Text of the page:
Counting cancer cells with computer vision for time-lapse microscopy — Theory, Evolution, and Games Group

Here is another blog post by Artem on some joint work with Jacob Scott and Andriy Marusyk. Hear hear!

Some people characterize TheEGG as a computer science blog. And although (theoretical) computer science almost always informs my thought, I feel like it has been a while since I have directly dealt with the programming aspects of computer science here. Today, I want to remedy that. In the process, I will share some Python code […]

via Counting cancer cells with computer vision for time-lapse microscopy — Theory, Evolution, and Games Group


You can play with Adaptive therapies

Some of my previous posts have dealt with the use of adaptive therapies (ATs). These ATs relay on the fact the resistance to chemotherapy involves a cost that susceptible cells (that do not pay that cost) put to better use when chemo is not applied: increased proliferation. Again you can read about ATs here and see Gatenby and colleagues latest experimental evidence for the use of AT here. Of course I have described recently a very simple math model to explore the role of heterogeneity in the efficacy of ATs [here, here and here].

What I forgot to mention is that my friend and colleague (now at the Ronin Institute) Edward Flach played with ATs some time ago. The interesting facts about his model are:

  1. It is online so anybody with a browser can play with it.
  2. You get to decide when treatment is on and when it is off.

So if you want to play doctor and not fear the consequences go ahead and visit Edward’s AT site.

Featured Image -- 616

Aiming high

Douglas Lowy and Francis Collins (the director of the NIH) have just published this article in the New England Journal of Medicine where the follow up on the decision by US president Barack Obama to find a cure to cancer and change the impact of the disease on our society.

This initiative is meant to focus efforts on:

  1. Prevention and cancer vaccine development: which makes sense since in many cases (and despite the fact that luck does play a role), preventing cancer before it happens will help more people and will be more affordable than treating an established cancer.
  2. Early cancer detection: Again, finding about your tumor before it becomes aggressive or metastatic can substantially improve the chances of curing it. Having said that we (and others) work on the seemingly opposite idea: is that in certain cancers (prostate or breast for instance) some times it is better to watch and wait than to act in a hurry. What the best course of action might be very dependent on the type of cancer (and tissue!) the patient has.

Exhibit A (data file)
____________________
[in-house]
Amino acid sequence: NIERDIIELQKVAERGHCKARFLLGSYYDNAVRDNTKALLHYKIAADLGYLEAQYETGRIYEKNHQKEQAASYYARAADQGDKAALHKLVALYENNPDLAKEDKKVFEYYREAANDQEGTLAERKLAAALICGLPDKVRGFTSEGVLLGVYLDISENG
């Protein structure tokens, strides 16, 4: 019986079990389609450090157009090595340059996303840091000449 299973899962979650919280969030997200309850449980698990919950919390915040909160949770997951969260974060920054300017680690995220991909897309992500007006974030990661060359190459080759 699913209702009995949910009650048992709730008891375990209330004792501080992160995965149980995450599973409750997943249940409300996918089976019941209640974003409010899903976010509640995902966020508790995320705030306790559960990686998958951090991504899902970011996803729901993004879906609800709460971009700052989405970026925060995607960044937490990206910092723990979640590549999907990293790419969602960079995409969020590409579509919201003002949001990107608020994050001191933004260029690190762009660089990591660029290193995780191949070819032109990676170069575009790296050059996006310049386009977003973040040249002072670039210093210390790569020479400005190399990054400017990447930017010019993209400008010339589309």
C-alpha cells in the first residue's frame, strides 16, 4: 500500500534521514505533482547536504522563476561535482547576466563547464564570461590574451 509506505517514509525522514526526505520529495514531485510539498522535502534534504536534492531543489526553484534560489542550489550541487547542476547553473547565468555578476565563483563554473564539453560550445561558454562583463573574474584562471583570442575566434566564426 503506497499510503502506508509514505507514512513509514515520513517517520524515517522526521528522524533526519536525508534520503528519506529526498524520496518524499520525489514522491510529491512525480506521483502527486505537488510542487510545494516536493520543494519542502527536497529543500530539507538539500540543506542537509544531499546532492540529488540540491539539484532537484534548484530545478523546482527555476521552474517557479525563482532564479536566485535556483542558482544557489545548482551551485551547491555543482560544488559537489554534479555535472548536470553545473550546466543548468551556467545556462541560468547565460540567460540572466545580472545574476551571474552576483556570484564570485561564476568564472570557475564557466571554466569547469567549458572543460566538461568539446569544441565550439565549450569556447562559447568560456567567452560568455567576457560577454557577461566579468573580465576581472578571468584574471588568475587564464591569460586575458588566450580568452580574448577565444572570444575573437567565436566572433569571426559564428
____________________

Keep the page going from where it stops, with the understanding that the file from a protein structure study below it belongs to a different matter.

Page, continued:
3. Cancer Immunotherapy: which seems to be the area where a lot of the cancer research field is going so we should expect some developments there relatively soon.
  4. Genomic analysis of a tumor and surrounding cells. The key here is that we are talking as well about the surrounding healthy cells. If you want to understand cancer and its evolution you need context.
  5. Enhancing data sharing. An area where we are hurting ourselves unnecessarily: More sharing, more caring, more smiles, better treatments.
  6. Oncology Centers of Excellence. Who does not like excellence anyway? There is a risk of course that you may put too many eggs in one massive but fragile basket.
  7. Pediatric cancer. Of course (and luckily) cancer is less prevalent in kids but when it happens it usually has a very different nature than cancer in adults. More needs to be done to understand why and what to do with them.
  8. VP’s exceptional fund CR fund. Designed to go through the red tape: sounds good and I bet there is a lot we can do to simplify things but there are obvious limits: patient safety and privacy.

To that Lowly and Collins reply with a list of targets that will receive considerably funding and focus in 2017:

  1. Cancer vaccines: sure, we had a lot of success with the HPV one and it is thought that about 20% of cancers are the result of a virus.
  2. Early cancer detection.
  3. Single cell genomic analysis: tumors are heterogeneous masses of cells so a better handle of that would be nice but do not forget that a tumor is more than a mass of tumor cells.
  4. Cancer immunotherapy.
  5. Pediatric cancer.
  6. Data sharing.
  7. Exceptional opportunities in CR fund. The NIH is a relatively conservative funding body so this sounds like the usual high risk high reward spiel that I will believe when I see it.

In any case these targets are well aligned with the vision laid out by POTUS. It is a bit of a shame that trying to understand the role of healthy cells near or infiltrated in the tumor is not described as boldly as in the president’s vision. Maybe 2018?